In his tribute to Chadwick Boseman, Kevin Hart wrote on Instagram, f**k 2020. 2020 has taken the greatest amongst us. In January, it was Kobe Bryant. On a personal level, my friend lost her mum on Tuesday. She spoke to her mum on the phone on Monday night and by the end of the day on Tuesday, her mum had passed. It is painful. I cry with her every day.
I know the pain.
Chadwick Boseman’s death hit most us in a kind of delicate way. We were feeling vulnerable somehow because of the pandemic and because our children are going back to school on Tuesday.
We feel vulnerable in our own ways.
I am not sure why I am feeling vulnerable but when I got the notification on my phone that the Black Panther superhero – Chadwick Boseman- had battled colon cancer since 2016 and he had passed, my tummy hurt and my heart broke.
Chadwick Boseman’s work in Black Panther shot him to global superstardom. He showed us that black people could star in blockbuster movies as superheroes. The film broke literally every record under the universe amassing $1.3 billion in box-office sales.
He was diagnosed in 2016 with stage 3 colon cancer, he did not make this public knowledge because he didn’t want sympathy. In that strength, he immortalised himself giving us some of his best work. He gave us 5 Bloods, 21 Bridges, Civil War, Endgame, Thurgood Marshall and Black Panther.
What is Colon Cancer?
Colon cancer is a type of gastrointestinal cancer that can affect the final part of the digestive tract, the large intestine. In some cases, it can be referred to as colorectal cancer because the rectum is also affected. In the United States, colorectal cancer is the third most common and third most common cause of cancer-related mortality in men and women.
Colon cancer typically affects older adults, though it can happen at any age. It usually begins as small, non-cancerous (benign) clumps of cells called polyps that form on the inside of the colon. Over time, this polyps can become colon cancers. Polyps may be small and produce few if any symptoms. It is for this reason, doctors recommend regular screening tests to help prevent colon cancer by identifying and removing polyps before they turn to cancer.
How do I know?
Signs and symptoms include a persistent change in your bowel habits including diarrhoea or constipation or a change in the consistency of your stool, rectal bleeding or blood in your stool, persistent abdominal discomfort, such as cramps, gas or pain, a feeling that your bowel does not empty completely, weakness or fatigue, unexplained weight loss.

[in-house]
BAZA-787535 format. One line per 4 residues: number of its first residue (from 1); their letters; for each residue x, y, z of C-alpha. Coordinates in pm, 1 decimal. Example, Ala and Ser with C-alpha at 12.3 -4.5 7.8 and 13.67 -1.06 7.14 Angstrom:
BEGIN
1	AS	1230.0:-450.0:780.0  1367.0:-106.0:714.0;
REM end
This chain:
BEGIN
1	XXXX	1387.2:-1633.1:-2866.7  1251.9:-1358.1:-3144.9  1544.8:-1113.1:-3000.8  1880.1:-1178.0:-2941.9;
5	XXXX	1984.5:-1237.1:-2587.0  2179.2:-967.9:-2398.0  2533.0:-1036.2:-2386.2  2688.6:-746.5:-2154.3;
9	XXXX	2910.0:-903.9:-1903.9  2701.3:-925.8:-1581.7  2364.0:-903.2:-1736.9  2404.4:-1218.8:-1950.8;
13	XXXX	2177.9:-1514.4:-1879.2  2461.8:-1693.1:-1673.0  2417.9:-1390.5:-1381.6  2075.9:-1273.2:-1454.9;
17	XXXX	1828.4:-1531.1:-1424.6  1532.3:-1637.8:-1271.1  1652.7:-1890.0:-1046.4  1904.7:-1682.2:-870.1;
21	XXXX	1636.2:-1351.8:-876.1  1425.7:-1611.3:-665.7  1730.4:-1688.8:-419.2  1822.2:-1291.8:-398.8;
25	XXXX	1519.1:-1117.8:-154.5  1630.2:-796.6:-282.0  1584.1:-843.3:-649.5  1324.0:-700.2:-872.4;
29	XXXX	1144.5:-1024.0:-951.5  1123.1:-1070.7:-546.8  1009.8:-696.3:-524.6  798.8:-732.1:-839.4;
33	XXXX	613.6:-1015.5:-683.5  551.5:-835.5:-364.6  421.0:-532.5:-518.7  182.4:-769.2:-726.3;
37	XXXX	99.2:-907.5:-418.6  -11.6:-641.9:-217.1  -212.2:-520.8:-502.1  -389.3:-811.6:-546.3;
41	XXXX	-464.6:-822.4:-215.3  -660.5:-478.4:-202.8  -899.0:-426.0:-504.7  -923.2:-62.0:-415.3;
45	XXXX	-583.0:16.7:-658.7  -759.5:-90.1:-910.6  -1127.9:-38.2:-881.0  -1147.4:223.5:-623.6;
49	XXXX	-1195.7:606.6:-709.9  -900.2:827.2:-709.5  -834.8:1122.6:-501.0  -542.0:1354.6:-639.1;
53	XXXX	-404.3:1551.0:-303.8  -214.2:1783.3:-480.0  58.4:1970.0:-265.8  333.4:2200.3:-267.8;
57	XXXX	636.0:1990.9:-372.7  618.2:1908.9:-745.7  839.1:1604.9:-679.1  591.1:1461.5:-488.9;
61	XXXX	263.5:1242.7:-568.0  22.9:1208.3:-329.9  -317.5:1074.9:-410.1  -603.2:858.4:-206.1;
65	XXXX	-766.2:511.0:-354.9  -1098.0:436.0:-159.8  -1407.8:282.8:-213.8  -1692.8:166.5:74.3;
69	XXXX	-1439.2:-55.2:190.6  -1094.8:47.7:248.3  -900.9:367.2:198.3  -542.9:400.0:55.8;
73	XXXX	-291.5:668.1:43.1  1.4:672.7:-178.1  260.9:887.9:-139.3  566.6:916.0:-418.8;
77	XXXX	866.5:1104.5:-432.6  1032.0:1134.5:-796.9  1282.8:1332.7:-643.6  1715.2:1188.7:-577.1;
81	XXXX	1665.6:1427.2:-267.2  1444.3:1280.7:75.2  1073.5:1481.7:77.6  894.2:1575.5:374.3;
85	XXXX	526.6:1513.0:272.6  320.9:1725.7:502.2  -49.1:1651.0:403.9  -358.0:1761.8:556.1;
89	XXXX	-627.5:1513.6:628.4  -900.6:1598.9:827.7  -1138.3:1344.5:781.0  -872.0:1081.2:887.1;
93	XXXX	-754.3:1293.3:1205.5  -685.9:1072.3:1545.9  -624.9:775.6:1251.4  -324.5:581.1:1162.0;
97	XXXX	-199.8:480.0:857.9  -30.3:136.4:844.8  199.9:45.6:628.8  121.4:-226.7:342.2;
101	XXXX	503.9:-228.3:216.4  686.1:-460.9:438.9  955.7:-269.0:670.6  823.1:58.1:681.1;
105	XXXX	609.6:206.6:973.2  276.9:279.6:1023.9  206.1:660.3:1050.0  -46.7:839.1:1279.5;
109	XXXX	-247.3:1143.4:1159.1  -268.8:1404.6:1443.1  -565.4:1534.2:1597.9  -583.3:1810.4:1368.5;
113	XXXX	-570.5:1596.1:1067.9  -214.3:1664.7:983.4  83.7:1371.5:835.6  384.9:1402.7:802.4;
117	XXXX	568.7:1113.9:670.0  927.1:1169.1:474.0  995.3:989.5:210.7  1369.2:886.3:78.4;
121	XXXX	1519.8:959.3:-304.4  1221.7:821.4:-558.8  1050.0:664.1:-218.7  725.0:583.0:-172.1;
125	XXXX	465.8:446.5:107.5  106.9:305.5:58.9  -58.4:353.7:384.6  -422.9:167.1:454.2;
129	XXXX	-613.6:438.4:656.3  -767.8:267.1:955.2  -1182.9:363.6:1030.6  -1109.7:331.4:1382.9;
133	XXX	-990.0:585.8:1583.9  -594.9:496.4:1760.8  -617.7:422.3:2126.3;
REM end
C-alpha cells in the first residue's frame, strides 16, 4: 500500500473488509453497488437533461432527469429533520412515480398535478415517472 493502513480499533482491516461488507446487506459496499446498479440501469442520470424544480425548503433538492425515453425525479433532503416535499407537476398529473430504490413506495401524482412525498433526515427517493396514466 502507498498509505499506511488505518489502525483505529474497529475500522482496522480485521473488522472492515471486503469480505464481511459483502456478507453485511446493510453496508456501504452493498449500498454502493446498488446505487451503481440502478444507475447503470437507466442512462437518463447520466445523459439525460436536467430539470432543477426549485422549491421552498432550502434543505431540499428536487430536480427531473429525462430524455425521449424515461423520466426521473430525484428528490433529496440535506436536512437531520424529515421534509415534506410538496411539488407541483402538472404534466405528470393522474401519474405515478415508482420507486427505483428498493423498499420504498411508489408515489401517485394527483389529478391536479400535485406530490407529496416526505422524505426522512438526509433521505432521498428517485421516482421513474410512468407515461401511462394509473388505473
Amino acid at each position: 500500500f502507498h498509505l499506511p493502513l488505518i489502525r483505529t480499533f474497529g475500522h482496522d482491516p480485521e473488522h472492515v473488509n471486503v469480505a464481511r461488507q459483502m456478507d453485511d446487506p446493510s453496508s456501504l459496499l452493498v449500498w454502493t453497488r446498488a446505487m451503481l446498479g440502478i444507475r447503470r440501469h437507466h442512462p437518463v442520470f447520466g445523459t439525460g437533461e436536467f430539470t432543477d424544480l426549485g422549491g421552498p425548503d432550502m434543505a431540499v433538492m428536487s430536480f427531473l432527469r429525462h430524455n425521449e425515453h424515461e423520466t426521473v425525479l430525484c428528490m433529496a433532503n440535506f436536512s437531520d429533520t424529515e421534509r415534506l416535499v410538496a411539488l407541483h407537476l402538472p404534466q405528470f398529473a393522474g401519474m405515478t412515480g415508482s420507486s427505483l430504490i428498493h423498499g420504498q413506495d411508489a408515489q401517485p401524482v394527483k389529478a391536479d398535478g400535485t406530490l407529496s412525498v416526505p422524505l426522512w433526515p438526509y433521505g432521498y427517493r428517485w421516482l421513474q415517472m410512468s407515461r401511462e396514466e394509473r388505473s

It is generally advised to visit your doctor if you experience any of these symptoms.
- Older age – Colon cancer can be diagnosed at any age but a majority of people with colon cancer care older than 50.
- African American race: African Americans have a greater risk of colon cancer than people of other races.
- Family history of colon cancer: Some gene mutations passed through generations of your family can increase your chances of developing cancer.
- Inflammatory intestinal conditions: Chronic inflammatory diseases of the colon such as ulcerative colitis and Crohn’s disease, can increase your risk of colon cancer.
- Diabetes: People with diabetes or insulin resistance have an increased risk of colon cancer.
- Obesity: People who are obese have an increased risk of colon cancer and an increased risk of dying of colon cancer when compared with people considered normal weight.
- Alcohol: Heavy use of alcohol increases the risk of developing cancer.
My friend continues to grieve for her mother. I, on the other hand, I am in mourning. Life is just too short. Chadwick died at 43. The time to live is now. Not tomorrow or next week, but right now. It seems to no man is longevity promised. We must get on with the business of being productive with our time here on earth.
The noble King of Wakanda, T’Challa inspired the world with his humility and stirring performances. He will be remembered as the black actor who empowered black people globally to believe that we can be our own superhero.
Wakanda Forever, Rest In Peace Chadwick Boseman (1977 -2020).
*The Mayo Clinic provided the information used in this piece.